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Thursday, 1 March 2012






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Government Gazette

Saying goodbye to the 'communal card'

The well meaning among us could breathe a deep sigh of relief that the 'communal card' is no longer used in the Sri Lankan polity. We are yet to outlaw racism and communal politics in this country, and it is such politics that the 'communal card' is all about, but it is a matter for rejoicing that the notorious 'card' is not being resorted to by those who are at the helm of public affairs. This is an achievement that should not be allowed to pass unnoticed.

Commenting on the mammoth crowd-puller which Monday's public demonstration against the so-called accountability resolution against Sri Lanka in Geneva proved to be, President Mahinda Rajapaksa said recently that it was the state's ability to crush terrorism without resorting to the heinous tactic of rousing racism or communalism that enabled people from all walks of life and social groups to unite behind Sri Lanka on the highways, as one man.

That was indeed a demonstration of solidarity which is hard to beat.

This observation by the President could in no way be challenged. Whereas down the decades the 'communal card' was played very deftly and unconscionably by some politicians and power-seekers to expand their support bases, what is remarkable about Sri Lanka since the mid nineties is that the Satanic strategy has never been used and this is particularly true of the post-2005 years. In fact, even the historic humanitarian operation in the North in 2009 was carried out by the Security Forces in a most professional manner and the rulers ensured that not even a trace of communalism could be found in their public utterances.

If there is greater fellow feeling among our communities today, it is because influential sections have not resorted to rousing communal friction and hatred. But this was not the case decades ago. There were times when not even the most legitimate concessions of any kind could be granted to who were considered minority communities because such moves were interpreted by some sections as pandering to these communities. For example, this was the backdrop to the scuttling of the Bandaranaike-Chelvanayakam pact and the Dudley-Chelvanayakam pact.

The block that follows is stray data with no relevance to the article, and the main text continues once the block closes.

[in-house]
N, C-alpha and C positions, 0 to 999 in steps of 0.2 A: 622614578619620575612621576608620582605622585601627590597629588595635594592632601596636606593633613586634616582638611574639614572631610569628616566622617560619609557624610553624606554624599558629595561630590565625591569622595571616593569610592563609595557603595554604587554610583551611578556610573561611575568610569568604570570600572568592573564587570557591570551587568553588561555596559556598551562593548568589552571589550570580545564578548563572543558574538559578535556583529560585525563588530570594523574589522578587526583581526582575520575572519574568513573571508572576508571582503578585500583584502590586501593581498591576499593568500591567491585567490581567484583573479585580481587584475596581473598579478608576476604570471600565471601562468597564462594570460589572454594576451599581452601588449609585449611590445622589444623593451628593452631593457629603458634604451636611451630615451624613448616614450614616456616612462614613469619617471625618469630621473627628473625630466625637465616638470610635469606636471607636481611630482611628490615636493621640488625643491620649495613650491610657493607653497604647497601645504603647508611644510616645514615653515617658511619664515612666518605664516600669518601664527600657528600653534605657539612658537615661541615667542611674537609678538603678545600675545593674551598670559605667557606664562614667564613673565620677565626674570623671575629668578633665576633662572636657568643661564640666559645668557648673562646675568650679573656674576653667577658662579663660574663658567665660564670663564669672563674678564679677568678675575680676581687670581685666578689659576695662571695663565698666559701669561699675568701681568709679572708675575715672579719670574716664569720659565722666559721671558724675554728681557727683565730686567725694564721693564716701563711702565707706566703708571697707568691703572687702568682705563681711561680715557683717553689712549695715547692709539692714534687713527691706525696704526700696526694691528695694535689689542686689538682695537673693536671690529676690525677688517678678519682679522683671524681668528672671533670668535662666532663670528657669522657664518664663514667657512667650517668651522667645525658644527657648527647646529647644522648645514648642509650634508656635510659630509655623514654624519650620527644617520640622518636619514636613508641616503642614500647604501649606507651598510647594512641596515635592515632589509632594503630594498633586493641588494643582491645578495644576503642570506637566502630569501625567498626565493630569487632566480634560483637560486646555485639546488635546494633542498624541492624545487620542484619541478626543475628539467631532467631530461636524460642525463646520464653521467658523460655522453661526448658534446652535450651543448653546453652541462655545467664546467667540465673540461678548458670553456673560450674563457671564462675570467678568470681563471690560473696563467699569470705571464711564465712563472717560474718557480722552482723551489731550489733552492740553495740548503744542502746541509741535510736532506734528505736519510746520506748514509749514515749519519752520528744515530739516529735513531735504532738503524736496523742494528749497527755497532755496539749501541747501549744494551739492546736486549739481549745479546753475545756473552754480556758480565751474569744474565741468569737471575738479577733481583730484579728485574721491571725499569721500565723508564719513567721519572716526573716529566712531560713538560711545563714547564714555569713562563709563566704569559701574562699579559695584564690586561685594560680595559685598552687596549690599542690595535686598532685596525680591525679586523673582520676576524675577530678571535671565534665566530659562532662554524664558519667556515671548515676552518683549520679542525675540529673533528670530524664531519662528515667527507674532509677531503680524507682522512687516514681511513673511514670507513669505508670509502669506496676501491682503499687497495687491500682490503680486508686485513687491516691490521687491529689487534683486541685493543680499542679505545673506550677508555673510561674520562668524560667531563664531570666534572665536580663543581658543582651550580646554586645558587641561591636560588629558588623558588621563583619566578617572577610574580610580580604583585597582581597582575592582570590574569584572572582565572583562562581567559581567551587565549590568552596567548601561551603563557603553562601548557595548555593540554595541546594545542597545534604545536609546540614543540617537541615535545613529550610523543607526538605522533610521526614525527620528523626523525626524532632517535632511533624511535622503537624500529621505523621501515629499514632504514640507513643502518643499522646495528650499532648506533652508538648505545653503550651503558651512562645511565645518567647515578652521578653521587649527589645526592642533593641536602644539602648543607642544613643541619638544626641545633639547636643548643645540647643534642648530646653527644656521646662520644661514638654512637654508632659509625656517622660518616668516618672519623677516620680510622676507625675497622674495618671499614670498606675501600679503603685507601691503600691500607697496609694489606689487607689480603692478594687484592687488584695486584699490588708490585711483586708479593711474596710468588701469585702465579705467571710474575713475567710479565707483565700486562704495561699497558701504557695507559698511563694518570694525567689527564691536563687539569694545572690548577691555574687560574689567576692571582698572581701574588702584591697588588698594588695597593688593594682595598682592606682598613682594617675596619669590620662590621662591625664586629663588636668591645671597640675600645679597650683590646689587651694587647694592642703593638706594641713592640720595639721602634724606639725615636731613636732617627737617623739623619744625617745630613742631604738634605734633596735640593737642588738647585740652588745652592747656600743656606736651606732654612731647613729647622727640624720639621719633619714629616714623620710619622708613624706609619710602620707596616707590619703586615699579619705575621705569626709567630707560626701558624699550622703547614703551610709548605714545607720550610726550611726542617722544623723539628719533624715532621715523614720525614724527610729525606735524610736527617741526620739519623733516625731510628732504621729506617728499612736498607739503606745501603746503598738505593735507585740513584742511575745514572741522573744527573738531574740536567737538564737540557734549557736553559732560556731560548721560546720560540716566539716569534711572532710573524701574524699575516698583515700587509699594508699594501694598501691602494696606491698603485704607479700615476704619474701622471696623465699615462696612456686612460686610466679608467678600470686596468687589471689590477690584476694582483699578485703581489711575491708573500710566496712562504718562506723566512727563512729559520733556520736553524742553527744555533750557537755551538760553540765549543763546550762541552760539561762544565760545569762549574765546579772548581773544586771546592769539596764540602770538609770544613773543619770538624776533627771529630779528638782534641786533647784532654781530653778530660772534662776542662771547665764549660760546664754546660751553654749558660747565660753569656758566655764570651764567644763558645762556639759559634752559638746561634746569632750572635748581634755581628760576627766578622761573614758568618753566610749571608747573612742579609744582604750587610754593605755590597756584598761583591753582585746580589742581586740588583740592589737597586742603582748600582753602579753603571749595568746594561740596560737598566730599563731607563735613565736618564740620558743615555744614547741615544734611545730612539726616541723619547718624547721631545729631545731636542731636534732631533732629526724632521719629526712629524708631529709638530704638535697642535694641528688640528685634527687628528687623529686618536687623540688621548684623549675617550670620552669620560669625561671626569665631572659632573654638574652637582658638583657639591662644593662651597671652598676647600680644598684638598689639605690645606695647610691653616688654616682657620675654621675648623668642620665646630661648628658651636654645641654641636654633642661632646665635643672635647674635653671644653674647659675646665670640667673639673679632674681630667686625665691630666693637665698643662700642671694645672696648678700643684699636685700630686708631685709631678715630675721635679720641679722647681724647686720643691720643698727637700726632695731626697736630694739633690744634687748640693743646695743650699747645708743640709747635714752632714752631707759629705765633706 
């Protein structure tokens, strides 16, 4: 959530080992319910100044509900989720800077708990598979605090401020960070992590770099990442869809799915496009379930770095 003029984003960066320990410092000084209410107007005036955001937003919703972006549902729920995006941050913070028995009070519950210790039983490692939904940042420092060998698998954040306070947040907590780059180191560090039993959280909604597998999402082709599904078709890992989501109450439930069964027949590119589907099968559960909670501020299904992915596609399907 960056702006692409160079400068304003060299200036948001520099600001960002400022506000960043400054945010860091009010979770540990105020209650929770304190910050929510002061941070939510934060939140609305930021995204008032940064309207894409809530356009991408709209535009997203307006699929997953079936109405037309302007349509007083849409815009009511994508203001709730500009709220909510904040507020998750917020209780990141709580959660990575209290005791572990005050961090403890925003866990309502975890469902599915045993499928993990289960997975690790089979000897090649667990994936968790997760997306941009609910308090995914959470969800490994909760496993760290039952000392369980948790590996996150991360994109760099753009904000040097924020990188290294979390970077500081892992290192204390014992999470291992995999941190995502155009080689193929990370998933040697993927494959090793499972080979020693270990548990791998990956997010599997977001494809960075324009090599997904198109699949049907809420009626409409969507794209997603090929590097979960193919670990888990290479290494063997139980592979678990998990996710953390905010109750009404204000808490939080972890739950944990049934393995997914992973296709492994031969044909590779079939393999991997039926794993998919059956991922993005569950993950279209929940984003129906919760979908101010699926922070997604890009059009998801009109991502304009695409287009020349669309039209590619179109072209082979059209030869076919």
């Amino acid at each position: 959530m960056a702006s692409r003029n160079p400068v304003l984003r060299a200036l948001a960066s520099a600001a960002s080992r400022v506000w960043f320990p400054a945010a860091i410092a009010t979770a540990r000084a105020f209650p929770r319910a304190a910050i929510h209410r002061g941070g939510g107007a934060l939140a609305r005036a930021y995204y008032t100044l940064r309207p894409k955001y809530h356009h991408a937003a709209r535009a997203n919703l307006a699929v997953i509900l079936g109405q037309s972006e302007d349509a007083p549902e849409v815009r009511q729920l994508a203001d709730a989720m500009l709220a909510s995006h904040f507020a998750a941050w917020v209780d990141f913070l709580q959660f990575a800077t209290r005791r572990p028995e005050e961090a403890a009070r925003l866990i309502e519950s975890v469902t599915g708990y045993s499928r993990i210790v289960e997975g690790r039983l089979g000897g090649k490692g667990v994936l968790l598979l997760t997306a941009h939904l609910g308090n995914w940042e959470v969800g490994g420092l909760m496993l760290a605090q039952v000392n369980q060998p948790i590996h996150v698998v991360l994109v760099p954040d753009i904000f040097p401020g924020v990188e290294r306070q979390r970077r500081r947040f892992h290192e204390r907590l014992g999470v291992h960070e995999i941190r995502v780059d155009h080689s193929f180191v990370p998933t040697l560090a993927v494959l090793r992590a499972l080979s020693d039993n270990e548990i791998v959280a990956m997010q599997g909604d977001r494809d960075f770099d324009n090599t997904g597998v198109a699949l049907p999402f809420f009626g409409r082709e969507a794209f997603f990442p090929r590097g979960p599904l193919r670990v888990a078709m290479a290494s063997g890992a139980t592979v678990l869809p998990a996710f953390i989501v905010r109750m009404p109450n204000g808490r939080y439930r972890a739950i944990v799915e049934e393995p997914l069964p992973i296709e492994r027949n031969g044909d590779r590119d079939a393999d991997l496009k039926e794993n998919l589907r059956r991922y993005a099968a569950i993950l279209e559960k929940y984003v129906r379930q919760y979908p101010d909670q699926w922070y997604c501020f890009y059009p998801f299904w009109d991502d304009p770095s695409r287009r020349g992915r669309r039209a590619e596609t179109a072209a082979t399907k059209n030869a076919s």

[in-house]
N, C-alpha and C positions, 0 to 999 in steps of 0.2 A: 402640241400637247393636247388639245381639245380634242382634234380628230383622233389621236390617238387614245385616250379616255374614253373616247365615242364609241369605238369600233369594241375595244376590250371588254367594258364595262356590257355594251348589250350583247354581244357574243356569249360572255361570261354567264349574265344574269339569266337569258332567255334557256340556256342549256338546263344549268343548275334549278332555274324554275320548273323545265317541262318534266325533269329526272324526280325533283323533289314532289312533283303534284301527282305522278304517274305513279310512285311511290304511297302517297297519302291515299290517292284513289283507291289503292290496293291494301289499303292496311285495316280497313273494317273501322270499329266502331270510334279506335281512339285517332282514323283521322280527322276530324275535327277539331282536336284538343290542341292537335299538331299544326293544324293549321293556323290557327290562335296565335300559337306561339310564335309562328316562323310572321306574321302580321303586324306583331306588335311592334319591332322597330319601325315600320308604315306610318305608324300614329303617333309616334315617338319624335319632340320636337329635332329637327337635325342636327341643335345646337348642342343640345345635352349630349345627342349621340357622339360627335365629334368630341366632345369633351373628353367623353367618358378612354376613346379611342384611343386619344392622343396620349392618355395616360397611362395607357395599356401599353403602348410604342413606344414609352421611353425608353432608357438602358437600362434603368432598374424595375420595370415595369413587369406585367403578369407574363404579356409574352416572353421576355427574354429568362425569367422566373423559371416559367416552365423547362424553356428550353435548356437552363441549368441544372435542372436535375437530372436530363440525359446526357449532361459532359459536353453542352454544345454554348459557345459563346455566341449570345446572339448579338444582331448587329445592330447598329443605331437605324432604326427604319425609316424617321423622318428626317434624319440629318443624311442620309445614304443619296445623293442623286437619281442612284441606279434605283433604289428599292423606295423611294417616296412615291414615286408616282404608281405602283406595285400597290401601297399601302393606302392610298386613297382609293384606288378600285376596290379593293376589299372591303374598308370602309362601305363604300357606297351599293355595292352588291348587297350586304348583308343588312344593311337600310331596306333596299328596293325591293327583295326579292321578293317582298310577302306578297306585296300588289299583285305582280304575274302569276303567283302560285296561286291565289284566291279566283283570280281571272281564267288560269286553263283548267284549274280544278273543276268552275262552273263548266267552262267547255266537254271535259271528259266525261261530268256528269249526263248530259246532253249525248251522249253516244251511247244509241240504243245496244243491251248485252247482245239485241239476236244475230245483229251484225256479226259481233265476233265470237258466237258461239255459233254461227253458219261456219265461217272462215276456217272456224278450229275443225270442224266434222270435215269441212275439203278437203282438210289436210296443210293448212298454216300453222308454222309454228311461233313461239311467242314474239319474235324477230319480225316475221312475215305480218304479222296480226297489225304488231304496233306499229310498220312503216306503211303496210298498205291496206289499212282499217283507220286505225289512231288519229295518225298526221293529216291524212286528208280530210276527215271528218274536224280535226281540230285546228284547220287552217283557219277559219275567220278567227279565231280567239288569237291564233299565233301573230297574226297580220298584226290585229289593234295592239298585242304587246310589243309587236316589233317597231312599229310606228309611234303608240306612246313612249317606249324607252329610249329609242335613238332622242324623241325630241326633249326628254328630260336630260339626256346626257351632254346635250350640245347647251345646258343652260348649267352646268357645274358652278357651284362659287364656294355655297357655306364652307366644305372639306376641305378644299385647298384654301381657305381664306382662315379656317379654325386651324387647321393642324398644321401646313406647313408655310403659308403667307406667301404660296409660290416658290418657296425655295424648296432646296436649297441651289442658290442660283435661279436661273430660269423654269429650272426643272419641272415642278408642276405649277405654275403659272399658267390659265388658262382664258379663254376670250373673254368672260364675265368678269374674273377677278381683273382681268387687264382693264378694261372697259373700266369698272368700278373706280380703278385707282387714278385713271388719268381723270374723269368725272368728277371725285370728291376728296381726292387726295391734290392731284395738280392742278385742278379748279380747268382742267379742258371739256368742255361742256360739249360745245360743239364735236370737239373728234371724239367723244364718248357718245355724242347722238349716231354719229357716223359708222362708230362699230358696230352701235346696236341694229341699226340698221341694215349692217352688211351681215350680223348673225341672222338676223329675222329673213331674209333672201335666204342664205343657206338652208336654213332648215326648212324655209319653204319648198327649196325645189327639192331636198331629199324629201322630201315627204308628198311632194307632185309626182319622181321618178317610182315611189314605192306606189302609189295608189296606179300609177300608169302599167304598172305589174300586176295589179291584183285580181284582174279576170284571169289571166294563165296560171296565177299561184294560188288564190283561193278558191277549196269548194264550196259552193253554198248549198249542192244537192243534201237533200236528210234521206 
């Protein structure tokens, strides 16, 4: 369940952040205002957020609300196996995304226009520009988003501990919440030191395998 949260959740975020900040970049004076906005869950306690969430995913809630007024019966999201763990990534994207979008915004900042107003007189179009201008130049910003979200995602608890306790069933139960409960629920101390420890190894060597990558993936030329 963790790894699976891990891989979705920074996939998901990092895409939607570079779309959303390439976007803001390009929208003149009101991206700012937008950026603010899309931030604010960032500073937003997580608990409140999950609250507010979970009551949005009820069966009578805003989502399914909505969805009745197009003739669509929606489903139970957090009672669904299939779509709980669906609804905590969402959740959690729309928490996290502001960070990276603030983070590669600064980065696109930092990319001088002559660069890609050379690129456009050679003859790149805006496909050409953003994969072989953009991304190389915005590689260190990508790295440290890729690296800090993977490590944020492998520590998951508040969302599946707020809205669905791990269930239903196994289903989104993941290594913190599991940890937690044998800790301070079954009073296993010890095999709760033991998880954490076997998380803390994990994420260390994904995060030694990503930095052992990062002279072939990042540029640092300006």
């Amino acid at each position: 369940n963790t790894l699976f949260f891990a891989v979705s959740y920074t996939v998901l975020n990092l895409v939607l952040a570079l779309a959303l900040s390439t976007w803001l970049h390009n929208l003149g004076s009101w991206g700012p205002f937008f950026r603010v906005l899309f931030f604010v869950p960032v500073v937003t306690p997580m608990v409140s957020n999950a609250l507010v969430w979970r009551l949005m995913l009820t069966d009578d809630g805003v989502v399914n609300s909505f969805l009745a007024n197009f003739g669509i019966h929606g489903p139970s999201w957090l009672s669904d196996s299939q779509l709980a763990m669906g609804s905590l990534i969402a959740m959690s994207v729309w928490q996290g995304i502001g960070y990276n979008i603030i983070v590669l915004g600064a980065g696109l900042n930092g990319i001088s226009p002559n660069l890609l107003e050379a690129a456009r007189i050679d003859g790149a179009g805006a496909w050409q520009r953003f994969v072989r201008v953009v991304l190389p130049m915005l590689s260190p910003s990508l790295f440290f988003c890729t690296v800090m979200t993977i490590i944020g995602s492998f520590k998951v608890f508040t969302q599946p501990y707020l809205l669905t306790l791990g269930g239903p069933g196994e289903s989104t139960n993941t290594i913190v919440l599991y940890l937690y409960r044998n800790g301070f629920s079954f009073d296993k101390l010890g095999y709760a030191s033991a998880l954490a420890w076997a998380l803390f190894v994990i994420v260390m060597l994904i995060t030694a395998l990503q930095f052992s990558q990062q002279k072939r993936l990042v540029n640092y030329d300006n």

Even at the height of the 1983 riots when parts of the country had virtually gone-up in flames, there were prominent politicians who went public with the pronouncement that those sections which suffered 'got what they deserved.' One openly said that his sympathies were totally with the numerical majority. This was so because numbers mattered very crucially.

So, it was plain to see who was largely behind the conflagration of July 1983. Ethnicity and communalism are not embedded in one's genes. They are conjured into existence by some power-hungry politicians and their supporters to establish and expand their support bases. They are artificial constructs which could be brought into existence in a trice by devious minds.

We need to say goodbye forever to such dark deceits.

While it was remarkable that the state was in a position to eliminate terrorism without resorting to the 'communal card', this proud record must be maintained. If we are to prove that those sections of the West which are trying to pillory Sri Lanka in the 'Councils of the World' are absolutely wrong, communalism and such evils must be completely done away with.

In fact the way ahead is to implement the LLRC recommendations steadily while making ethnicity and communalism things of the past. We can already see that an ability to steer clear of communalism could help in bringing our communities together in unheard of ways. These pluses could prove the international critics of this country completely wrong and help highlight the degree to which Sri Lanka has achieved democratic development.

The role of the Armed Forces in reconciliation

Our Armed Forces have done a fantastic job in recent years. Not only did they deal conclusively with one of the most accomplished terrorist groups in the world, they also assisted the civilian victims of terrorists with strict discipline and respect of rules of engagement,

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Socio-economic scene

The power challenge

The electric power sector is a major contributor to Sri Lanka’s balance of payments problems, due to the need to import fossil fuels for thermal generation, partly because the country has no control over international petroleum prices.

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How a village school unites communities

Amid nationwide protests held on Feb. 27 against efforts by foreign states to undermine and intrude into Sri Lanka's post war reconciliation process, the most defiant protest took place in Saliyapura Village, Kantale where a group of individuals donated an IT facility to a rural school,

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